5 Ways To Make Your Friendsgiving Special

Want to make this Friendsgiving a magical night that everyone will remember as a time of happy bellies and meaningful connection for years to come?


Save the mashed potatoes and polite discourse for your dinner with Uncle Bill, and shake things up with these five tips to make your Friendsgiving special.

    1. Set the scene.

    Creating a fall-inspired, cozy atmosphere with decorations and accent pieces will make your guests feel immediately at home and in the Friendsgiving spirit. Reds, oranges, and yellows all stir the feelings of changing seasons and abundant harvests. Blankets, pillows, and soft candles create a warm atmosphere for people to cozy up and enjoy each other’s company. Games and activities scattered throughout the space offer alternative forms of socialization and connection. Consider how you want your special day to feel, and create from that place of inspiration!

    2. Open with a land ritual and acknowledgment.

    For millennia, people have gathered to share traditions and rituals in community. Starting with a humble offering to the land you reside on is a meaningful way to open your Friendsgiving. It’s also a simple way to bring a group together around a shared purpose, fostering an immediate sense of togetherness to set the stage for a truly impactful Friendsgiving.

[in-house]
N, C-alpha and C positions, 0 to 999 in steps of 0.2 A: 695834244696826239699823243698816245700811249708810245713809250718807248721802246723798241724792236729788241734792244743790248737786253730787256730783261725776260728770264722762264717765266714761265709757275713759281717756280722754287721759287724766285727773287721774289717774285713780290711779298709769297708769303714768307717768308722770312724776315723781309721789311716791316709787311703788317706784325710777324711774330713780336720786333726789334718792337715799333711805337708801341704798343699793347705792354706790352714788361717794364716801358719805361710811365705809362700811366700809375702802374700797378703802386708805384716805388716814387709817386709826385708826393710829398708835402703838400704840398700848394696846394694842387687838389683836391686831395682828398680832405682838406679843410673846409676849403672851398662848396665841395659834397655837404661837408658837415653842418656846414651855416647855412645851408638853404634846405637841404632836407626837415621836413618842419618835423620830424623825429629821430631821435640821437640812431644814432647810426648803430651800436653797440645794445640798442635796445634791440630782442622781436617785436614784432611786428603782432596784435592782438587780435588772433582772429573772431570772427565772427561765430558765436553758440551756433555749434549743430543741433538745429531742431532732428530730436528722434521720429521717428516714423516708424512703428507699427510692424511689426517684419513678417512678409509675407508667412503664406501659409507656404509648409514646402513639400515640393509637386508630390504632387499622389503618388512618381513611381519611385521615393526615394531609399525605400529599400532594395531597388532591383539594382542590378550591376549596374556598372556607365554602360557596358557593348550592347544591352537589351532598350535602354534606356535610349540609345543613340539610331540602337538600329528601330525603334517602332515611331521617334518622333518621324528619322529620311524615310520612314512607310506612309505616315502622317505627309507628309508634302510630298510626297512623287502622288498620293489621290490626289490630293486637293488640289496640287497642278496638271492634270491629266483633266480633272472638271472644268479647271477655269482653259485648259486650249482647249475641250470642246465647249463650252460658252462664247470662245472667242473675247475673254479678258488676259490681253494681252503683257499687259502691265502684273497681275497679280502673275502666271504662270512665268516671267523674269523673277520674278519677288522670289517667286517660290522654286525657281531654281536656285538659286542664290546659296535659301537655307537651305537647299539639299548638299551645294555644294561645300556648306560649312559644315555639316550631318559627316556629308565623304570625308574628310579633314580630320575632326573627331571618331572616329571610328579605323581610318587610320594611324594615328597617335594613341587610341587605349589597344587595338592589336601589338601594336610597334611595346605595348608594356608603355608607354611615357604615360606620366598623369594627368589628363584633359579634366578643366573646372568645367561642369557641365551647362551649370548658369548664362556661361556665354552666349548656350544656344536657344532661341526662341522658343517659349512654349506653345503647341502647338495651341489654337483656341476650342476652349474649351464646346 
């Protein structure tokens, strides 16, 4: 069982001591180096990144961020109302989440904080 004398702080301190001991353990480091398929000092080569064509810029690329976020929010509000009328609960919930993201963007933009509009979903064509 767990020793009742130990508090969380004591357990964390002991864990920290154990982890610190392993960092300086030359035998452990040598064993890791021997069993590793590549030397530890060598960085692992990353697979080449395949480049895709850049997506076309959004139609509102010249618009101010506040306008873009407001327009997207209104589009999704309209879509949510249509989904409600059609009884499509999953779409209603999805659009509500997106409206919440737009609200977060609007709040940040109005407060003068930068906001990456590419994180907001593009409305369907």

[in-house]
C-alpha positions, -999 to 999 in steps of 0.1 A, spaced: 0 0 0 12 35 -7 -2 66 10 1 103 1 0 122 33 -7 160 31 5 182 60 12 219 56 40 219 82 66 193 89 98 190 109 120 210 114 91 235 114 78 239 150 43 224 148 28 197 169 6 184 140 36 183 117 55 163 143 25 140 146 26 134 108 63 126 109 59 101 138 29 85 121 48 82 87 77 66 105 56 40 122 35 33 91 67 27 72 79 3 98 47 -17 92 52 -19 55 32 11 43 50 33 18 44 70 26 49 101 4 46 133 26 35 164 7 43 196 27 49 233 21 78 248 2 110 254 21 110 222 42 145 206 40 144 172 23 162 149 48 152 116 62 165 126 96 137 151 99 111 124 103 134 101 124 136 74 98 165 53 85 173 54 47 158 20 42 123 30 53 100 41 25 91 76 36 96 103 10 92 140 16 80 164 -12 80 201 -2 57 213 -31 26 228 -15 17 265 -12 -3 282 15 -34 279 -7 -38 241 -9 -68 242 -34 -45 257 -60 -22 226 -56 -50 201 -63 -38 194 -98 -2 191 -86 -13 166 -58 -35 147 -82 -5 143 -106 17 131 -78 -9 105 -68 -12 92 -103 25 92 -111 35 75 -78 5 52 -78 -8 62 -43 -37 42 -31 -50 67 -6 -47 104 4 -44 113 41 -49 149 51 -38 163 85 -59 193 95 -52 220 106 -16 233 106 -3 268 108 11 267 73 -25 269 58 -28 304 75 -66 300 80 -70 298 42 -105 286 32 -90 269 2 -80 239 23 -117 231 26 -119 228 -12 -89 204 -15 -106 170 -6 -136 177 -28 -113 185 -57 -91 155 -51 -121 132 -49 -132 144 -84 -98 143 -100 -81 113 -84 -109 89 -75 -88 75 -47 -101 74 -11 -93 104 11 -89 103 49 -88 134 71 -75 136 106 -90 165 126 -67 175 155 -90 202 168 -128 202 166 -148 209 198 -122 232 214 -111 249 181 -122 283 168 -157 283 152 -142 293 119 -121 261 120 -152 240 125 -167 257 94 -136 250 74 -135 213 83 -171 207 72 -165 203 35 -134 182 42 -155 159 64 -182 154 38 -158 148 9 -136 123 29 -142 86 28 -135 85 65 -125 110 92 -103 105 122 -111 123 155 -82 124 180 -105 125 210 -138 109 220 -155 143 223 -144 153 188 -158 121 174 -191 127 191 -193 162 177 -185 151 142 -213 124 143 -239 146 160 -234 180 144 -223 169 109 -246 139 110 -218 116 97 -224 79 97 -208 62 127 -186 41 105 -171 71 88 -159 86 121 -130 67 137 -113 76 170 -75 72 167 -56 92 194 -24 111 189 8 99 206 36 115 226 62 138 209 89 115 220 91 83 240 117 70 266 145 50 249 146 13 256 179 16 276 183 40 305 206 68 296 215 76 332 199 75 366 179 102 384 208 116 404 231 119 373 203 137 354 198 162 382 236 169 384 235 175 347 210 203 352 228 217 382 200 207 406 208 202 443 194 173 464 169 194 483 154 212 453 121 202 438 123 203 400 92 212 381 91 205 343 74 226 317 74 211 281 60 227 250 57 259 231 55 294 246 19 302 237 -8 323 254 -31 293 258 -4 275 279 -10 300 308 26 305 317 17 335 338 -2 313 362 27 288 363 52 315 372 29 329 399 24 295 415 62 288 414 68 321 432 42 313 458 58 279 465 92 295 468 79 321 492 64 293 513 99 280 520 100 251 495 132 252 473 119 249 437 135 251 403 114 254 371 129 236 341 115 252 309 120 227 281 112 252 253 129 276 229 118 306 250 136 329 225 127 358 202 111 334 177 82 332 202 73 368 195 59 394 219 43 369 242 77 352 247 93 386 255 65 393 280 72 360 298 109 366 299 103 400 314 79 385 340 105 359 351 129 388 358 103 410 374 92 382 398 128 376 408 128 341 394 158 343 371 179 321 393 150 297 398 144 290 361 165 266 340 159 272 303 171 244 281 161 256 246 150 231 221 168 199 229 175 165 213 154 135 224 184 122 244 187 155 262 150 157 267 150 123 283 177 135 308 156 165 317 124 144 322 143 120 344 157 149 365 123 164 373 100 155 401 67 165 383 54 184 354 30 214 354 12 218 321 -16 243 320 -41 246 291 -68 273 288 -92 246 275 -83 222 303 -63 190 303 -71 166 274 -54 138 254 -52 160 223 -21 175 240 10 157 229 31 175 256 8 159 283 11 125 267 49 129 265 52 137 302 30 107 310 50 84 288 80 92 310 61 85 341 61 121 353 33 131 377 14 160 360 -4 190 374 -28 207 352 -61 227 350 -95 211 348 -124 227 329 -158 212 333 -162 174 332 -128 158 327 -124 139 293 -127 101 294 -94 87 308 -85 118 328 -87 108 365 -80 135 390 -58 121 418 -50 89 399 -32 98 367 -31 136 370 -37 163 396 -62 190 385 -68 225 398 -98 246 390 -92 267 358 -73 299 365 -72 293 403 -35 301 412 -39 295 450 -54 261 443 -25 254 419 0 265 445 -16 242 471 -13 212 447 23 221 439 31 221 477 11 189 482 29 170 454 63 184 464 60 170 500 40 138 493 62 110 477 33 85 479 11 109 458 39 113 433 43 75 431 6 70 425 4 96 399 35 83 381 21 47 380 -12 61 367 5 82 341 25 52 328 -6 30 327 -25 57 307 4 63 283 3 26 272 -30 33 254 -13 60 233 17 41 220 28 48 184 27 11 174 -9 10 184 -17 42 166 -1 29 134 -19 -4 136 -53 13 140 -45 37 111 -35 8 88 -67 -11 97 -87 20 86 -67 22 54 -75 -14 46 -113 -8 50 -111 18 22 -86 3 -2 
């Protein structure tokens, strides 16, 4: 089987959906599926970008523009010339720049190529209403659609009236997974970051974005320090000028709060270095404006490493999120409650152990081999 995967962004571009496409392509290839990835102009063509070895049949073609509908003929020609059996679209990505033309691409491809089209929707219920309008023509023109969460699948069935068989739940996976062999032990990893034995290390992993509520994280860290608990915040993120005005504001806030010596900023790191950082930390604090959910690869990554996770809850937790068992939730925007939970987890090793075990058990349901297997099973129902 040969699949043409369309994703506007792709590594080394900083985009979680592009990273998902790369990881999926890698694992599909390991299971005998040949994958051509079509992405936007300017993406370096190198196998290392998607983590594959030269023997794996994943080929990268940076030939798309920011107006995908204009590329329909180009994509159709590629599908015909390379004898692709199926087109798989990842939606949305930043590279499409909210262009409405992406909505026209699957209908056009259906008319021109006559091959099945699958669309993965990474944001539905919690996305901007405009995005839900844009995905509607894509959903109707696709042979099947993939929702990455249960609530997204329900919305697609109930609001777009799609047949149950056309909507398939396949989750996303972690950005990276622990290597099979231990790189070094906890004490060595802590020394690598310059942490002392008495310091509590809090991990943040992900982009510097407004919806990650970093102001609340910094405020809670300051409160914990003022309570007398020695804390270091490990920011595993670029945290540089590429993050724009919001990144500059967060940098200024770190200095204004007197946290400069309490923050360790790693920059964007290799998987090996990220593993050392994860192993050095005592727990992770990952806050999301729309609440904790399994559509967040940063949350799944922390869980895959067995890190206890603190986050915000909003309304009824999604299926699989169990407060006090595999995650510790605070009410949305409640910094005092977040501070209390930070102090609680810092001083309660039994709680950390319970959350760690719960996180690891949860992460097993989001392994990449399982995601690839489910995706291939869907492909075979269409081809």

There are countless ways to create a land ritual, so get creative, knowing you can tailor this based on the values and principles most important to you and your friends. This can be joyful, solemn, or a little bit of both depending on your intentions.

    If you’re looking for ideas, you can research the people who walked and tended the land before you using the Native Land website. Explore authentic ways to honor their legacy and stories. You can also prepare a plate and offer it to the land before you eat, which is something that Indigenous people from around the world have done and continue to do to show gratitude and reverence for the earth that provides for us in so many ways. You can find more inspiration for land- and history-based rituals here.

    3. Share your harvests.

    Thanksgiving marks the end of harvest season for growers. What are you harvesting in your life at this time? How did the generous and open hearts of others contribute to your harvest today? Reflecting on these questions—or ones you create—is a beautiful way to show gratitude, connect more deeply, and make this a special Friendsgiving.

    In the first celebration of Thanksgiving, the Wampanoag tribe provided the food for the feast and the life-saving teachings on agriculture and hunting to European settlers. They also provided the foundational philosophy of giving without expecting anything in return. We know this is not how the story ends, and that huge injustices and genocide soon followed.

    Gratitude will not right the atrocious wrongs against the Indigenous people of America. But it is one small step forward in integrating a more Indigenous approach to celebrating Earth’s resources, showing gratitude in community, and marking transitional times throughout the year, in this case, from fall into winter.